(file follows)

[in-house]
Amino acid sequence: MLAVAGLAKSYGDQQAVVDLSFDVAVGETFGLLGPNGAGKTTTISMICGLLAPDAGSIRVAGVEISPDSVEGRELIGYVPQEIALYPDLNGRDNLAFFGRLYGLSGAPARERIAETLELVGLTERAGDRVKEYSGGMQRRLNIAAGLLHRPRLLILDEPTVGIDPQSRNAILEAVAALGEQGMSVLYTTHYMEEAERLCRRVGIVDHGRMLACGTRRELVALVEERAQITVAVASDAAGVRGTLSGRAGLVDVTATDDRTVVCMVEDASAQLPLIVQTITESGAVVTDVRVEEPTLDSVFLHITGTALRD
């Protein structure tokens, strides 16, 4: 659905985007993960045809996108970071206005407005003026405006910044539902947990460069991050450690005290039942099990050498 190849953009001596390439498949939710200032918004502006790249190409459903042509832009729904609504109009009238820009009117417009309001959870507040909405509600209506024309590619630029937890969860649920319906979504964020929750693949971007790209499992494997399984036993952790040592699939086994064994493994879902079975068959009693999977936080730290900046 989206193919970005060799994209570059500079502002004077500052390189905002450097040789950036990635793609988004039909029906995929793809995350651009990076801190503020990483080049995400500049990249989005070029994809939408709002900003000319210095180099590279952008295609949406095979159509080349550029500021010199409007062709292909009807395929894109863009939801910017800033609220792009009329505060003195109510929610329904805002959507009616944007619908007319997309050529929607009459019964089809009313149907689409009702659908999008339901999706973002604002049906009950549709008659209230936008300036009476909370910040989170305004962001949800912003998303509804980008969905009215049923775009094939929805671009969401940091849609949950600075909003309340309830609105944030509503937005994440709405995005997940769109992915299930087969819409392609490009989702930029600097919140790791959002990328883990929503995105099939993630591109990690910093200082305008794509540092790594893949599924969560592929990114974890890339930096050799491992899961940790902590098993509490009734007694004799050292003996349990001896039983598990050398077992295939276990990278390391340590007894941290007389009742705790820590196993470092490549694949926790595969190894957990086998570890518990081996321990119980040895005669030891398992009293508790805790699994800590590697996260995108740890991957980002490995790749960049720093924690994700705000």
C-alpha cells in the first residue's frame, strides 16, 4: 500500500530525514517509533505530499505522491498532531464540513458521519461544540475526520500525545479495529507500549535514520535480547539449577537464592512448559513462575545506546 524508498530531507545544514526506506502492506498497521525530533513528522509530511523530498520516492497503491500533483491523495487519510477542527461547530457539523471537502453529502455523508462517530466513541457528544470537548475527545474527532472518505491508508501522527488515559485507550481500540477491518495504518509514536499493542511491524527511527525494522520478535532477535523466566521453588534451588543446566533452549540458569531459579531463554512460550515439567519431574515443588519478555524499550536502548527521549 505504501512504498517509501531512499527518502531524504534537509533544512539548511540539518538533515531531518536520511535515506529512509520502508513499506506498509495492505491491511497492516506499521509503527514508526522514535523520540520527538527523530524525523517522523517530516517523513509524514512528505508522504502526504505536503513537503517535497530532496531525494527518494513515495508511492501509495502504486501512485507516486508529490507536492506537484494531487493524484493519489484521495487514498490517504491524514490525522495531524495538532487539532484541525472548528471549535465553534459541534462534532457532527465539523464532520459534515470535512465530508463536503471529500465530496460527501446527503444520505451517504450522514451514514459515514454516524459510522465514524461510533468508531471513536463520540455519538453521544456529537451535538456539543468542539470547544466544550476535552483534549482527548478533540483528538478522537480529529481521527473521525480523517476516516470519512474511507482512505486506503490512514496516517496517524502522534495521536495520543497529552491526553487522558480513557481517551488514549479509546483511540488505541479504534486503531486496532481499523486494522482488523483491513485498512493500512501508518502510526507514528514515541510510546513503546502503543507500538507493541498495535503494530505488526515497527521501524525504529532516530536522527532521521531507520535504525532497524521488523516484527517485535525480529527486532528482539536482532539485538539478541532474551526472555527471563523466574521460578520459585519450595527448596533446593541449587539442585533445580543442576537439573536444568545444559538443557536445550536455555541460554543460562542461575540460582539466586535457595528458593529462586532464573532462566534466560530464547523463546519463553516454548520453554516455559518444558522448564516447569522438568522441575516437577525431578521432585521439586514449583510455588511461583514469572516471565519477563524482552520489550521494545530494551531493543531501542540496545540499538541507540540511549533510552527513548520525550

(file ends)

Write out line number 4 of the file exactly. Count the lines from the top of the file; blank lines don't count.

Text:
C-alpha cells in the first residue's frame, strides 16, 4: 500500500530525514517509533505530499505522491498532531464540513458521519461544540475526520500525545479495529507500549535514520535480547539449577537464592512448559513462575545506546 524508498530531507545544514526506506502492506498497521525530533513528522509530511523530498520516492497503491500533483491523495487519510477542527461547530457539523471537502453529502455523508462517530466513541457528544470537548475527545474527532472518505491508508501522527488515559485507550481500540477491518495504518509514536499493542511491524527511527525494522520478535532477535523466566521453588534451588543446566533452549540458569531459579531463554512460550515439567519431574515443588519478555524499550536502548527521549 505504501512504498517509501531512499527518502531524504534537509533544512539548511540539518538533515531531518536520511535515506529512509520502508513499506506498509495492505491491511497492516506499521509503527514508526522514535523520540520527538527523530524525523517522523517530516517523513509524514512528505508522504502526504505536503513537503517535497530532496531525494527518494513515495508511492501509495502504486501512485507516486508529490507536492506537484494531487493524484493519489484521495487514498490517504491524514490525522495531524495538532487539532484541525472548528471549535465553534459541534462534532457532527465539523464532520459534515470535512465530508463536503471529500465530496460527501446527503444520505451517504450522514451514514459515514454516524459510522465514524461510533468508531471513536463520540455519538453521544456529537451535538456539543468542539470547544466544550476535552483534549482527548478533540483528538478522537480529529481521527473521525480523517476516516470519512474511507482512505486506503490512514496516517496517524502522534495521536495520543497529552491526553487522558480513557481517551488514549479509546483511540488505541479504534486503531486496532481499523486494522482488523483491513485498512493500512501508518502510526507514528514515541510510546513503546502503543507500538507493541498495535503494530505488526515497527521501524525504529532516530536522527532521521531507520535504525532497524521488523516484527517485535525480529527486532528482539536482532539485538539478541532474551526472555527471563523466574521460578520459585519450595527448596533446593541449587539442585533445580543442576537439573536444568545444559538443557536445550536455555541460554543460562542461575540460582539466586535457595528458593529462586532464573532462566534466560530464547523463546519463553516454548520453554516455559518444558522448564516447569522438568522441575516437577525431578521432585521439586514449583510455588511461583514469572516471565519477563524482552520489550521494545530494551531493543531501542540496545540499538541507540540511549533510552527513548520525550